What's keeping brands from Ramadan?
Industry watchers talk about the factors that hinder brands from connecting with the consumers in the Holy Month
The last few days of the Holy Month of Ramadan are upon us. Each year, we see some brands meekly dip a toe into the Ramadan pool, propping up clichéd ads with the customary crescents, minarets and a ‘Ramadan Mubarak’ slogan. While some brands do try to engage audiences, a majority of them fail to tap into this opportunity and only a handful of familiar brands like Surf Excel, Rooh Afza and Coca Cola try to engage the consumers. A marketing opportunity wasted? Industry watchers decode what holds brands back from doing so.
Consumption opportunity, cliches and more
Brand strategist Ambi M G Parameswaran notes brands celebrating Islamic festivals are not too common. Parameswaran observes that very few brands are identified as Muslim focussed, except probably for Rooh Afza. ”In the past, we used to see what I have called ‘Mera Bharat/Brand Mahaan’ ads which used to have the mandatory images of a Sikh, a Christian and a Muslim consumer enjoying the brand experience [Hamara Bajaj comes to mind]. Standalone ads in the past used to be largely Diwali focussed and the other occasion that was portrayed in advertising was the traditional Indian celebration of a wedding (more in my book Nawabs, Nudes, Noodles - India Through 50 Years of Advertising’). In the last two decades, brands have started using other festivals like Dhan Theras, Karva Chauth to stimulate consumption,” he remarks.
That said, Parameswaran notes that we have seen a few ads that have focused on Muslim consumers and Ramadan. “Big Bazaar created a very evocative ad featuring a Muslim gynaecologist a few years ago. Then there have been ads by Surf Exel and Brooke Bond that have shown Muslim consumers, with or without Ramadan festivities,” he says. Moreover, he adds that brands that see Ramadan as a big buying/selling occasion have traditionally used local print advertising in specific geographies to target this buying occasion. “I suppose those brands will be now using a mix of digital, FM radio and print. Supermarket chains like Big Bazaar have done local promotions to stimulate buying,” Parameswaran notes.
Like every year, this year too, only a handful of brands like Tata Motors, Samaara Tea, Apis Honey, Surf Excel have created Ramdan-themed communication.
Anil Nair, CEO, VMLY&R feels that there lies a huge opportunity to leverage Ramadan as much as brands do for Diwali and other festivals. "Going beyond the myopic Ramadan for Muslims argument, I think it is an opportunity to walk the talk and strengthen their multiculturalism, pluralistic and inclusivity credentials. The world over one has seen an increased acknowledgement of the growing purchasing power of the Muslim community and products and services are being rolled out, spanning fashion to foods,” he remarks.
Nair notes that India which boasts of the second-largest Muslim population in the world can definitely do with interesting and forward-looking Ramadan ads from leading brands that appeal to the young forward-looking members of the community through the power of digital, social and personalisation.
What causes brands to hold back?
Despite the success of certain Ramadan-themed ads like that of Surf Excel, which has consistently managed to tug right at the heartstrings of consumers, why are several Indian brands hesitant to play a role here?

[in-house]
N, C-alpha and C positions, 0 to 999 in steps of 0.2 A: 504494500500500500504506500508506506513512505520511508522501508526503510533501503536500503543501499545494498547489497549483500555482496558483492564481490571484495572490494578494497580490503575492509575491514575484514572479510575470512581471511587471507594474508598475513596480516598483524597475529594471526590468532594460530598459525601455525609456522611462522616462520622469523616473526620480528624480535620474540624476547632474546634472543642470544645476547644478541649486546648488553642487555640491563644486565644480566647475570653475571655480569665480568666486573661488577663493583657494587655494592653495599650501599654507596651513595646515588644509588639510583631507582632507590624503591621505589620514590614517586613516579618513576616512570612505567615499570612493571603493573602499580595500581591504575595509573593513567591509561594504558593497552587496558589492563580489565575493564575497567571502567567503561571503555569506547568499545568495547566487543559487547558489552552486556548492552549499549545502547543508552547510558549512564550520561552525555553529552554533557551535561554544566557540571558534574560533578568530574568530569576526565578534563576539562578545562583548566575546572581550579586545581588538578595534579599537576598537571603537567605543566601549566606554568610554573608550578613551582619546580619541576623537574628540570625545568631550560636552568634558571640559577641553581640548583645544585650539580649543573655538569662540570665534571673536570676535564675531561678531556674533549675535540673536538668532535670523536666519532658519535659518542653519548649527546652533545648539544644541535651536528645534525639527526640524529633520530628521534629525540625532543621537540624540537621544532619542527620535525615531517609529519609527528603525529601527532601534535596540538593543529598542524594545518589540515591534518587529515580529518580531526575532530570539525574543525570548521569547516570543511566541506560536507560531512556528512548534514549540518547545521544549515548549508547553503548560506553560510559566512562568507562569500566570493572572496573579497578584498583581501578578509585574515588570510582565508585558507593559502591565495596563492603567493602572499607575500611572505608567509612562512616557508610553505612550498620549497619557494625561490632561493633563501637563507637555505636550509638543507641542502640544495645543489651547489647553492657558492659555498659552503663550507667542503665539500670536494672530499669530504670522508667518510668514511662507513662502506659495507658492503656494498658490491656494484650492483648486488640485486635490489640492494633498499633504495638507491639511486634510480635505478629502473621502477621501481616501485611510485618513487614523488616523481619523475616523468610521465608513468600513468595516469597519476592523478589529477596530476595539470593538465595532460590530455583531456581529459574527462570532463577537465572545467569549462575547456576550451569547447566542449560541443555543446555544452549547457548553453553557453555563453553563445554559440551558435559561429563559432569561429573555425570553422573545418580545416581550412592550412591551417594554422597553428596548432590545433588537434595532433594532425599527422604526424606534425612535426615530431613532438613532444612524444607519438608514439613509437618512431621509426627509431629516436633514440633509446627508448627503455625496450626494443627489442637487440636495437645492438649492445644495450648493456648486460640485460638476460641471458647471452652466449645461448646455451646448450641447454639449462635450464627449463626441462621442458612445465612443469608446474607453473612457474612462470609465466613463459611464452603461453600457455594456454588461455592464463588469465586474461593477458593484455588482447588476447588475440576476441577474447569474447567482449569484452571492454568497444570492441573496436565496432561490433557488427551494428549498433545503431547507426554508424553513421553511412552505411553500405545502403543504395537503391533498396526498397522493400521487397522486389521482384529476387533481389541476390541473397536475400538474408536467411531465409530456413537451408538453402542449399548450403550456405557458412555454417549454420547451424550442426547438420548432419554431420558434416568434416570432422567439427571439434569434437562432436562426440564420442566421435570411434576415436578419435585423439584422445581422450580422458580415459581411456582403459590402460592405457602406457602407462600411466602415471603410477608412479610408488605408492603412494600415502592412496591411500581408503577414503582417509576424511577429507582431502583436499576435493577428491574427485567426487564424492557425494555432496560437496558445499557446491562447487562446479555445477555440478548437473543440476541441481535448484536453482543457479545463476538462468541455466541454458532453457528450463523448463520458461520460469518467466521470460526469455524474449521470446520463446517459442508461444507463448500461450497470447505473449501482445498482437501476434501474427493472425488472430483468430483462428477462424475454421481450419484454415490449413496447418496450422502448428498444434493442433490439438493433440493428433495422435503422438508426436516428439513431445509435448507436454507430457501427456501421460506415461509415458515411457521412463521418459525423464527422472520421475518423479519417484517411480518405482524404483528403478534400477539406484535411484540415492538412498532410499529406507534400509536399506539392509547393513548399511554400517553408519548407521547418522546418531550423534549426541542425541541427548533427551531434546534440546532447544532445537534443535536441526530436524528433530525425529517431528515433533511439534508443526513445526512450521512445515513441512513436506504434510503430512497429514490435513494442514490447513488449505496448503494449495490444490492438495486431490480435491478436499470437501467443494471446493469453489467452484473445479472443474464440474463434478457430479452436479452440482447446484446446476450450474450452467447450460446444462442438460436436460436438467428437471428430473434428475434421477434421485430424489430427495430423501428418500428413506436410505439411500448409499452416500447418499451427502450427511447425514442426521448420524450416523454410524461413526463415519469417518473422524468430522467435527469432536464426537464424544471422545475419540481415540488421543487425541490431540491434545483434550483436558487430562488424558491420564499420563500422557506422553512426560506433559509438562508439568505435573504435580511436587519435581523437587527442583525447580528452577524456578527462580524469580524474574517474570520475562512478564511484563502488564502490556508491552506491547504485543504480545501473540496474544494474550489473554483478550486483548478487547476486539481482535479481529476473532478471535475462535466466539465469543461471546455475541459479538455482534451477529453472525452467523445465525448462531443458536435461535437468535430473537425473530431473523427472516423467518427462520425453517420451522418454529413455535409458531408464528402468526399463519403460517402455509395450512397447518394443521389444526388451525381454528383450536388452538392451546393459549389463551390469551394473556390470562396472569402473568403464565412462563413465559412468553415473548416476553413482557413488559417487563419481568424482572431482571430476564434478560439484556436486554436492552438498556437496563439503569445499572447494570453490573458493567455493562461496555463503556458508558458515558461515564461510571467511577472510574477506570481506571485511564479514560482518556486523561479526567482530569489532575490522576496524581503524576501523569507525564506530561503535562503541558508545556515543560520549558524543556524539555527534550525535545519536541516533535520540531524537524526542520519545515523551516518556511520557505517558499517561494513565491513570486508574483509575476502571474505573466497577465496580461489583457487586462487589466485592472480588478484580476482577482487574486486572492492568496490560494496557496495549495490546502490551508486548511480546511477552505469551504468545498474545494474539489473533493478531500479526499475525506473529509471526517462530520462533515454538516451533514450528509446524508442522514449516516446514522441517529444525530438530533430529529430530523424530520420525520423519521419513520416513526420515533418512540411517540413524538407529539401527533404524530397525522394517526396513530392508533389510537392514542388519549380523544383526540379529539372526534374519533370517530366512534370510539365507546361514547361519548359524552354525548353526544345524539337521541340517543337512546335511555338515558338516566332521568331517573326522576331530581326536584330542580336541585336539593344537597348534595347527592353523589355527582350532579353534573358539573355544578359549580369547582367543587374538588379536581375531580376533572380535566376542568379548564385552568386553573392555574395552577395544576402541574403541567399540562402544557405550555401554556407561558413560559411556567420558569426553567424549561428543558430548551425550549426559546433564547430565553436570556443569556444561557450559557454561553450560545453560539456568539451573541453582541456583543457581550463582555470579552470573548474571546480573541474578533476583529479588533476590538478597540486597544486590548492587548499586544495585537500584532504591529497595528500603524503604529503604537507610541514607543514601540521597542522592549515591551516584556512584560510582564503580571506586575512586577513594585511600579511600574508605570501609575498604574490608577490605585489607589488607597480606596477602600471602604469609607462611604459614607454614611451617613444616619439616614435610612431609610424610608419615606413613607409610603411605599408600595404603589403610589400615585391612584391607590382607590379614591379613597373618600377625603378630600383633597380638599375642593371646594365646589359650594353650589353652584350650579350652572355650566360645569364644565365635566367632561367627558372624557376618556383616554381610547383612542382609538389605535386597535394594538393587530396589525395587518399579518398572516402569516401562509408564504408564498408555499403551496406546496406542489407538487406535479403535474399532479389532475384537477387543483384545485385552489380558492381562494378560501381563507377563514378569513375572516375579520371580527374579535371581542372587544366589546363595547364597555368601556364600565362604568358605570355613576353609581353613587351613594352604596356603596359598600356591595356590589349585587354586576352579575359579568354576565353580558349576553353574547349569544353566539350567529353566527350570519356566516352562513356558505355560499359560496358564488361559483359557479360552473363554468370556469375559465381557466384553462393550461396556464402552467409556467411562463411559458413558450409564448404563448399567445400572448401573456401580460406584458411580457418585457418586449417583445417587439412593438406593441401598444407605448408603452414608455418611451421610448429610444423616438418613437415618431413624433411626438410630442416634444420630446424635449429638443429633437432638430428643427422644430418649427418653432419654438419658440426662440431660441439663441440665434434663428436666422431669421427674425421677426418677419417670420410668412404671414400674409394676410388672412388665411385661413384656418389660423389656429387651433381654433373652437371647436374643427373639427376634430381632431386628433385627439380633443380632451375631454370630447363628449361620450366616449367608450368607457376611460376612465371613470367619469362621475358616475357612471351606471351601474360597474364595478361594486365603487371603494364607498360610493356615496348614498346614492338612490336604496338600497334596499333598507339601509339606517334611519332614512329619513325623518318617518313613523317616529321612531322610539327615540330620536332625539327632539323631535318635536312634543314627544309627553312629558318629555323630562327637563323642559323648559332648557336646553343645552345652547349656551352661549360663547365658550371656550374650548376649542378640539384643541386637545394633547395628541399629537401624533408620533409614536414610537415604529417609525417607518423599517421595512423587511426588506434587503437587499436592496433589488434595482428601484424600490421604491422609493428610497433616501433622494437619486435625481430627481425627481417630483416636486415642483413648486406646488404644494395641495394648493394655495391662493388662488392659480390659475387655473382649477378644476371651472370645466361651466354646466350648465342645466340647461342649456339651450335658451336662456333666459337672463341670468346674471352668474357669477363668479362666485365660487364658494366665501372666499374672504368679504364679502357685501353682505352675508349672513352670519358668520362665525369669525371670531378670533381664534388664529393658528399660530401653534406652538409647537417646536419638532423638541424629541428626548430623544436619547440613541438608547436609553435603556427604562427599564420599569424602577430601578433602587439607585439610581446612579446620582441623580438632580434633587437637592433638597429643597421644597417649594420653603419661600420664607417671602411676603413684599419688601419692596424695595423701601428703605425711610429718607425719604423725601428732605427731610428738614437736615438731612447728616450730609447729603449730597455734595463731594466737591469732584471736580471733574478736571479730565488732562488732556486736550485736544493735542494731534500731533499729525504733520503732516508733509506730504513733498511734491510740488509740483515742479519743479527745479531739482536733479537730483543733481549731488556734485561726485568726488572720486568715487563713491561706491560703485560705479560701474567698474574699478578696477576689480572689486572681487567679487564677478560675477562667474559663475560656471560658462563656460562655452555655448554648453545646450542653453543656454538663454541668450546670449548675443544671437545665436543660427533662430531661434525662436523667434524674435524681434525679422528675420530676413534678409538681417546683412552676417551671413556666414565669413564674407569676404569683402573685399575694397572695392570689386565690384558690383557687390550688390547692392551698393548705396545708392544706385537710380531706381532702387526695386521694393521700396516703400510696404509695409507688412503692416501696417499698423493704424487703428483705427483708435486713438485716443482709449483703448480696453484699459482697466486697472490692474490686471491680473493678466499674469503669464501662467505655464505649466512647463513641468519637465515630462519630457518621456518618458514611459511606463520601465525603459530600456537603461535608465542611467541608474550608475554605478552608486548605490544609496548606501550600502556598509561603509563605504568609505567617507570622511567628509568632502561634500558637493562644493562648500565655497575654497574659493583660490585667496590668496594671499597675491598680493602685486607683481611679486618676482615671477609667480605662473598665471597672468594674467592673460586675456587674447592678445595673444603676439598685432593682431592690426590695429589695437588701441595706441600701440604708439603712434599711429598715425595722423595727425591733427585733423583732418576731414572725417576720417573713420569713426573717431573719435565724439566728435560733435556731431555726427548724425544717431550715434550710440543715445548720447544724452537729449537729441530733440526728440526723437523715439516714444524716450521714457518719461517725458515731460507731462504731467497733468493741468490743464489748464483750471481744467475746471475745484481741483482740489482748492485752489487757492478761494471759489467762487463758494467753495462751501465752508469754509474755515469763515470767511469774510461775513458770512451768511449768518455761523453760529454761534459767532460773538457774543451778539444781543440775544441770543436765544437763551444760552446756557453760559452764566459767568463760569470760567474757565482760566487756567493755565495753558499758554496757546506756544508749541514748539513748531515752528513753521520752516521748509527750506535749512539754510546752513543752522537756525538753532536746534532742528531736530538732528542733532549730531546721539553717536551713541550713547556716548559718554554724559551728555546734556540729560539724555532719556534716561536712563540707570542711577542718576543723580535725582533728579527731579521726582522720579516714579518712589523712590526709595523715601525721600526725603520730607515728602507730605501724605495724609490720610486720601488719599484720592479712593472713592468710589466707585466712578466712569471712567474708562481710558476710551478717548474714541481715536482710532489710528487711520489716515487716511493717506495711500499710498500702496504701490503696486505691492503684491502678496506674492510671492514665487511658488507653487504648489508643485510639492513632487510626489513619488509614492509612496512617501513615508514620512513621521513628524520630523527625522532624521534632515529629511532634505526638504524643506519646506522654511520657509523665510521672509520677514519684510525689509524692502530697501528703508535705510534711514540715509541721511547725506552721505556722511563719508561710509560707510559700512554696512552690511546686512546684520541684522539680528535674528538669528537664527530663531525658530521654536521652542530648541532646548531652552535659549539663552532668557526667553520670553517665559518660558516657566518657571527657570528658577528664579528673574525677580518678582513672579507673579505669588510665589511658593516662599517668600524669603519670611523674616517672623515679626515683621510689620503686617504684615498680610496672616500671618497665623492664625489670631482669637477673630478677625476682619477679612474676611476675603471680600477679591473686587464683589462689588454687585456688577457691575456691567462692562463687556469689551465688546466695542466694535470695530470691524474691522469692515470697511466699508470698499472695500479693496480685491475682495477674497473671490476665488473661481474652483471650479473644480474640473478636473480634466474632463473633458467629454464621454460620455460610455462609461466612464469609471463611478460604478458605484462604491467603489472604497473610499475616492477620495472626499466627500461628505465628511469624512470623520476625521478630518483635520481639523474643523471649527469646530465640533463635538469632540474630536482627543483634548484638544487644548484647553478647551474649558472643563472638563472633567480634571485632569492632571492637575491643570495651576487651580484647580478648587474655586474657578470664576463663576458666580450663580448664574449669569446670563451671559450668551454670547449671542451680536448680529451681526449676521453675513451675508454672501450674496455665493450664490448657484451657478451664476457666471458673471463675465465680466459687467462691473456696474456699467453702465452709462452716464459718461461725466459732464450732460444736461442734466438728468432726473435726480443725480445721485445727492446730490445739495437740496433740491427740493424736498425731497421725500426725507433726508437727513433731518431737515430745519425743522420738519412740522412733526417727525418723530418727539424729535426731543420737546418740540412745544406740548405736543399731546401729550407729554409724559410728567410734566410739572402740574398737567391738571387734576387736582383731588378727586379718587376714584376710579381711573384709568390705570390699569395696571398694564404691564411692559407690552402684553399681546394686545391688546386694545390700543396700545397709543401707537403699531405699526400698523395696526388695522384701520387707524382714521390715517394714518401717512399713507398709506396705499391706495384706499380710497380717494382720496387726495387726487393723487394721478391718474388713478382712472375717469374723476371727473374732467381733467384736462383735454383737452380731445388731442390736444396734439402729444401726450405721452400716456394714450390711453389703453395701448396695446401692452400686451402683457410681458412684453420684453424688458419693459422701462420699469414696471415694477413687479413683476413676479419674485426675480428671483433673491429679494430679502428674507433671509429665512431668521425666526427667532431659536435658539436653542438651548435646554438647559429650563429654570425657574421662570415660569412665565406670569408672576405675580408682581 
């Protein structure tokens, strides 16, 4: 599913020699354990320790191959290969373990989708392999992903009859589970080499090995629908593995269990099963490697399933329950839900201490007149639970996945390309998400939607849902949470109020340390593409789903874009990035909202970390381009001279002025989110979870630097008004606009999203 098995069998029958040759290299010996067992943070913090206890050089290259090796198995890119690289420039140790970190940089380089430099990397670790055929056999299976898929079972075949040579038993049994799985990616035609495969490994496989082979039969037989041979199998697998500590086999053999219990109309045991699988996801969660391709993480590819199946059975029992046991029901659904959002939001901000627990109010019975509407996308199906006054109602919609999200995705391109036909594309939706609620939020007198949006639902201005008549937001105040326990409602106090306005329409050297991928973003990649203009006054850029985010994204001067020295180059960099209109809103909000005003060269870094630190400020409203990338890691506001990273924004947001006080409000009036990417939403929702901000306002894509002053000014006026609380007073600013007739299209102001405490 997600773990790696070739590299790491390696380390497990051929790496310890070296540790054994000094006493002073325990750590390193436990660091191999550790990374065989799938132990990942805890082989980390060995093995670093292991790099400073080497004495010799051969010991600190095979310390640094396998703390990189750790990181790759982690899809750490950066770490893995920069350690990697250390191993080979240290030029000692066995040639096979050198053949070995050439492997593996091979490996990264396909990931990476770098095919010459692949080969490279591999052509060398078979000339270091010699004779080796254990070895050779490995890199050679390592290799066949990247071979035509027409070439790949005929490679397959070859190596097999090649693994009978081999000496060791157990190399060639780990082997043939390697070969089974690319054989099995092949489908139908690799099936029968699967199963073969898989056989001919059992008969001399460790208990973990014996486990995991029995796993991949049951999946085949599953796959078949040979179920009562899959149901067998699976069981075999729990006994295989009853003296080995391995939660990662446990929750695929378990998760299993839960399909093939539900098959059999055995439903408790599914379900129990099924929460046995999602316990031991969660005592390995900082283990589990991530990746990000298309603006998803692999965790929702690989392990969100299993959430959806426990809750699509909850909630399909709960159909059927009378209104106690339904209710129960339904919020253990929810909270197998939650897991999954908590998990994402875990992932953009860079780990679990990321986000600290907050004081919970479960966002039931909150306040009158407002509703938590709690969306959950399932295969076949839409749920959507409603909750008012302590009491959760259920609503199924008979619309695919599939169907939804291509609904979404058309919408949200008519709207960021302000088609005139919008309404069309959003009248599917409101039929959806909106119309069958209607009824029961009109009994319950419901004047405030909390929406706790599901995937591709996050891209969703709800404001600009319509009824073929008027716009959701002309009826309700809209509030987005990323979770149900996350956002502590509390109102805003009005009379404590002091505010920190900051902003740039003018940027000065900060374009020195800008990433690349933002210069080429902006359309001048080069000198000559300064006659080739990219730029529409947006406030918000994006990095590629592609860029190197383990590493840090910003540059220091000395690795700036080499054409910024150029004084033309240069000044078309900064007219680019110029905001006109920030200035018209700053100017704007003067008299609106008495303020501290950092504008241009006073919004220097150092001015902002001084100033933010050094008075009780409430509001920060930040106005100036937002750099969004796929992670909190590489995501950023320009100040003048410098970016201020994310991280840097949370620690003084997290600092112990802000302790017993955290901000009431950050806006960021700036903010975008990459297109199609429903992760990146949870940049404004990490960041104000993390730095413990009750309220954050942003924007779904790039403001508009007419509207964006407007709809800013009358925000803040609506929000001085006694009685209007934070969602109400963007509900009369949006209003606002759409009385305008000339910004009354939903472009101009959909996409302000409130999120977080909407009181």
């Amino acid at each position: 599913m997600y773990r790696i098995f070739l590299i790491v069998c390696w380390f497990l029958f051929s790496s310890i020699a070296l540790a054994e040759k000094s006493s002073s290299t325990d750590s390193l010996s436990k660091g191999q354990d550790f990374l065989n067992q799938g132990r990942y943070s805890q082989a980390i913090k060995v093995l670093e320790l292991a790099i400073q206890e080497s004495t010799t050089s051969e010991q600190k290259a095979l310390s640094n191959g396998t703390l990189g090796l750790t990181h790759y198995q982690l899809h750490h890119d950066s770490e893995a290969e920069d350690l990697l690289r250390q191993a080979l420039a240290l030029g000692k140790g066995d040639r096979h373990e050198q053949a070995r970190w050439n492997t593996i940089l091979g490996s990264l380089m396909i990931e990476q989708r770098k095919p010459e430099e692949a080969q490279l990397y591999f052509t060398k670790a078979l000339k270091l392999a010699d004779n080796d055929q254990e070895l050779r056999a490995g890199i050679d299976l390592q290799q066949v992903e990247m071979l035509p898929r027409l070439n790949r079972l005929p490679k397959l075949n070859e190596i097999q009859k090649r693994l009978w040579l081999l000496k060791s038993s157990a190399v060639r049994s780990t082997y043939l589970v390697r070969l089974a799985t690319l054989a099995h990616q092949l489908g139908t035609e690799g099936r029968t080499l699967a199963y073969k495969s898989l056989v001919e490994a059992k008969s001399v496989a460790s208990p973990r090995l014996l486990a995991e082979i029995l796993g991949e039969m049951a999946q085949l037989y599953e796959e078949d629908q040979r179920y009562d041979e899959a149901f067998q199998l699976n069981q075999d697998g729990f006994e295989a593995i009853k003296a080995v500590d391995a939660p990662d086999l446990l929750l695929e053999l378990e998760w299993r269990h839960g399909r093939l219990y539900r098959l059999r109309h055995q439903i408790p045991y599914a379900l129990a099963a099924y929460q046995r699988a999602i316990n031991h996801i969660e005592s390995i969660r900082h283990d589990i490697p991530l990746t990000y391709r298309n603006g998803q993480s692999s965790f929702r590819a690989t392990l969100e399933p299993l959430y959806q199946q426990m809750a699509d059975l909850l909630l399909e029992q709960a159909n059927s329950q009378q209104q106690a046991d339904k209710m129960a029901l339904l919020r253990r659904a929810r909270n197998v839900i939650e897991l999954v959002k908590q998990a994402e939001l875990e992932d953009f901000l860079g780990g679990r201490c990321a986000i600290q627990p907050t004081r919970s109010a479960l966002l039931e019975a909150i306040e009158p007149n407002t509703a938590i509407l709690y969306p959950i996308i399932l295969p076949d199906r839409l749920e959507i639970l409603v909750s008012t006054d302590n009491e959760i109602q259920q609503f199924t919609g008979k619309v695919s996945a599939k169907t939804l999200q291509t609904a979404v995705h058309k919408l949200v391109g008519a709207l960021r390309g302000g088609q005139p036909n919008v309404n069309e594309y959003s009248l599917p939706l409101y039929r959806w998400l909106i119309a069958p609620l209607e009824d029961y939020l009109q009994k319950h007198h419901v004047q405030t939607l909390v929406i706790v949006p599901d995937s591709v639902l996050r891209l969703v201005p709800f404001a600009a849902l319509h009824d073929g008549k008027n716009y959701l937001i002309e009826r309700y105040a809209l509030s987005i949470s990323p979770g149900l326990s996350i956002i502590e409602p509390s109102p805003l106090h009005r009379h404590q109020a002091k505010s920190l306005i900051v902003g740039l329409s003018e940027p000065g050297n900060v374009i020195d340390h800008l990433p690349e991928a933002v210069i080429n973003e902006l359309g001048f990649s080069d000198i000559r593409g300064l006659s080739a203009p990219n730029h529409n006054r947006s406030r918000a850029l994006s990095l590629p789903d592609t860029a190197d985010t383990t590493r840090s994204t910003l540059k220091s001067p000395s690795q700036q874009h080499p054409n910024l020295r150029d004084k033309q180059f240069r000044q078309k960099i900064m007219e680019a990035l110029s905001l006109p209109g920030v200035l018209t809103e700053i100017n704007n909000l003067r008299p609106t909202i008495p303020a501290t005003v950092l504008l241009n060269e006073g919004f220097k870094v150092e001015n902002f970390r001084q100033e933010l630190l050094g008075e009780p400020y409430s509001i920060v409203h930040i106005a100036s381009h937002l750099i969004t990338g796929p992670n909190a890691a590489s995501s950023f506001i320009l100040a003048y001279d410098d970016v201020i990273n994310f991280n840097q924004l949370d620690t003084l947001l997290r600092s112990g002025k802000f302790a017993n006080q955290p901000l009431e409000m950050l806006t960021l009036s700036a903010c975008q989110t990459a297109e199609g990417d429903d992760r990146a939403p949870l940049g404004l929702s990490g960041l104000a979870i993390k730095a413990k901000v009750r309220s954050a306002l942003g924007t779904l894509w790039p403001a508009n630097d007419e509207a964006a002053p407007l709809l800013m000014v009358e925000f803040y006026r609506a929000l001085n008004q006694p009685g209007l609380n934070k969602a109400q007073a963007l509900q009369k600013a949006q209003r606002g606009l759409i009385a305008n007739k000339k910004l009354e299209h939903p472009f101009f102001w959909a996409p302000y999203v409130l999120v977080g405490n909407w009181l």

Dr Sandeep Goyal, Brand Expert and Chief Mentor, IIHB says: "What deters most brands is that there is a lot of media wastage."
He explains, “There have been some really nice ads done by Tata Trucks and various others for Ramadan. If more direct channels would reach predominantly Muslim audiences, opportunities like Ramadan would receive a major fillip,” he opines.
Meanwhile Auryndom Bose, Group Creative Director, Taproot Dentsu contends that when it comes to Ramadan, it is significant to note the nature of the religious event. Bose feels that the reason for not many brands capitalizing on it could have to do with the fact that it is not so much celebratory in nature as it is about restraint, contemplation and prayer.
“While I don’t believe there has been any less communication on Ramadan than say a Navratri (another religious event associated with a period of austere self-control and prayer), -lately Unilever’s Surf Excel, Hamdard and even Revital have brought up the event in their advertising - it is important to differentiate it from the emotions associated with both Eid and Diwali. The cultural and religious codes associated with it, therefore, hugely differ from the usual marketing objectives that spur on a buying behaviour typical to most Indian festivals,” he opines.
Furthermore, Bose states that it is probably best that brands choose to tread wisely when it comes to sombre events like Ramadan since whatever association a brand creates shouldn’t ever overstep the boundaries of sentiments associated with those religious events. “Brands should only approach events like Ramadan from the lens of human values that coincide with brand values. In these times of ‘cause-vertising’ when people look forward to more and more meaningful messages from brands and will cancel or subscribe to brands depending on their stand in society, - the authenticity of the message is that much more critical,” he asserts. He remarks that some emotions are best left pure without diluting their spirit with a marketing message.
Here’s hoping that more brands keep up with the changing face of Ramadan and manage to depict that in their ads while seizing the consumption opportunity just waiting to be tapped.
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